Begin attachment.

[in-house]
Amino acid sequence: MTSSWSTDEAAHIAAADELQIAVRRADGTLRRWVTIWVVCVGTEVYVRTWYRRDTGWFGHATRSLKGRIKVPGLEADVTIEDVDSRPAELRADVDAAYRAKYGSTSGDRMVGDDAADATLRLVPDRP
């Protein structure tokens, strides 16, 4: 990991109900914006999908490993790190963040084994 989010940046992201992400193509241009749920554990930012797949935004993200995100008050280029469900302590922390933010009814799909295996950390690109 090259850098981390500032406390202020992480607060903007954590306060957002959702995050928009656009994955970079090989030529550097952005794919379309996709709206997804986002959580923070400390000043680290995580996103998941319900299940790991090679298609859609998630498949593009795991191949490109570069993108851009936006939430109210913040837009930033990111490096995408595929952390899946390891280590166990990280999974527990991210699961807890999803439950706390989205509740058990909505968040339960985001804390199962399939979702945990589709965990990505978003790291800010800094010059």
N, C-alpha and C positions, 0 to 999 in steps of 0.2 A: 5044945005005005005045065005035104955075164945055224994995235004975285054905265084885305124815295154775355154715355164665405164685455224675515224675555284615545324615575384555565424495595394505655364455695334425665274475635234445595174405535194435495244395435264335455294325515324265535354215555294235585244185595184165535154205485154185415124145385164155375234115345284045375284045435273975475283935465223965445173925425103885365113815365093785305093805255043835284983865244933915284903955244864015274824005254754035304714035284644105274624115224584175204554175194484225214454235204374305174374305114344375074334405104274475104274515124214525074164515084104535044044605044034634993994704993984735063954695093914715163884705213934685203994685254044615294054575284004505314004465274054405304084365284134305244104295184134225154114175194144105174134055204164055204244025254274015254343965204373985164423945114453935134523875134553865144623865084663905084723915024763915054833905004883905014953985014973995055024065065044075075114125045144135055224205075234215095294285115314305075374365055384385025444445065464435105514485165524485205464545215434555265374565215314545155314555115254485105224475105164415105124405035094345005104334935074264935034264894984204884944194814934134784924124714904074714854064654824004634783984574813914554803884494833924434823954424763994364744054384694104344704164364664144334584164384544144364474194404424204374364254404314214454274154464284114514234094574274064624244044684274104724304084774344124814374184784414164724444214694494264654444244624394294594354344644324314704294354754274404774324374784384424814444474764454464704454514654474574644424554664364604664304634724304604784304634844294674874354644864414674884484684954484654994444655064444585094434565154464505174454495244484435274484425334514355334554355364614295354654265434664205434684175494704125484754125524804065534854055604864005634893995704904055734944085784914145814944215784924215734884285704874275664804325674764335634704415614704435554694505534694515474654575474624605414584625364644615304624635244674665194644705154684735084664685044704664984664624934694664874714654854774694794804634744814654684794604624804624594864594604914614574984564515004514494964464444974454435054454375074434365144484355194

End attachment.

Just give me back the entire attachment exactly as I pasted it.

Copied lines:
[in-house]
Amino acid sequence: MTSSWSTDEAAHIAAADELQIAVRRADGTLRRWVTIWVVCVGTEVYVRTWYRRDTGWFGHATRSLKGRIKVPGLEADVTIEDVDSRPAELRADVDAAYRAKYGSTSGDRMVGDDAADATLRLVPDRP
């Protein structure tokens, strides 16, 4: 990991109900914006999908490993790190963040084994 989010940046992201992400193509241009749920554990930012797949935004993200995100008050280029469900302590922390933010009814799909295996950390690109 090259850098981390500032406390202020992480607060903007954590306060957002959702995050928009656009994955970079090989030529550097952005794919379309996709709206997804986002959580923070400390000043680290995580996103998941319900299940790991090679298609859609998630498949593009795991191949490109570069993108851009936006939430109210913040837009930033990111490096995408595929952390899946390891280590166990990280999974527990991210699961807890999803439950706390989205509740058990909505968040339960985001804390199962399939979702945990589709965990990505978003790291800010800094010059």
N, C-alpha and C positions, 0 to 999 in steps of 0.2 A: 5044945005005005005045065005035104955075164945055224994995235004975285054905265084885305124815295154775355154715355164665405164685455224675515224675555284615545324615575384555565424495595394505655364455695334425665274475635234445595174405535194435495244395435264335455294325515324265535354215555294235585244185595184165535154205485154185415124145385164155375234115345284045375284045435273975475283935465223965445173925425103885365113815365093785305093805255043835284983865244933915284903955244864015274824005254754035304714035284644105274624115224584175204554175194484225214454235204374305174374305114344375074334405104274475104274515124214525074164515084104535044044605044034634993994704993984735063954695093914715163884705213934685203994685254044615294054575284004505314004465274054405304084365284134305244104295184134225154114175194144105174134055204164055204244025254274015254343965204373985164423945114453935134523875134553865144623865084663905084723915024763915054833905004883905014953985014973995055024065065044075075114125045144135055224205075234215095294285115314305075374365055384385025444445065464435105514485165524485205464545215434555265374565215314545155314555115254485105224475105164415105124405035094345005104334935074264935034264894984204884944194814934134784924124714904074714854064654824004634783984574813914554803884494833924434823954424763994364744054384694104344704164364664144334584164384544144364474194404424204374364254404314214454274154464284114514234094574274064624244044684274104724304084774344124814374184784414164724444214694494264654444244624394294594354344644324314704294354754274404774324374784384424814444474764454464704454514654474574644424554664364604664304634724304604784304634844294674874354644864414674884484684954484654994444655064444585094434565154464505174454495244484435274484425334514355334554355364614295354654265434664205434684175494704125484754125524804065534854055604864005634893995704904055734944085784914145814944215784924215734884285704874275664804325674764335634704415614704435554694505534694515474654575474624605414584625364644615304624635244674665194644705154684735084664685044704664984664624934694664874714654854774694794804634744814654684794604624804624594864594604914614574984564515004514494964464444974454435054454375074434365144484355194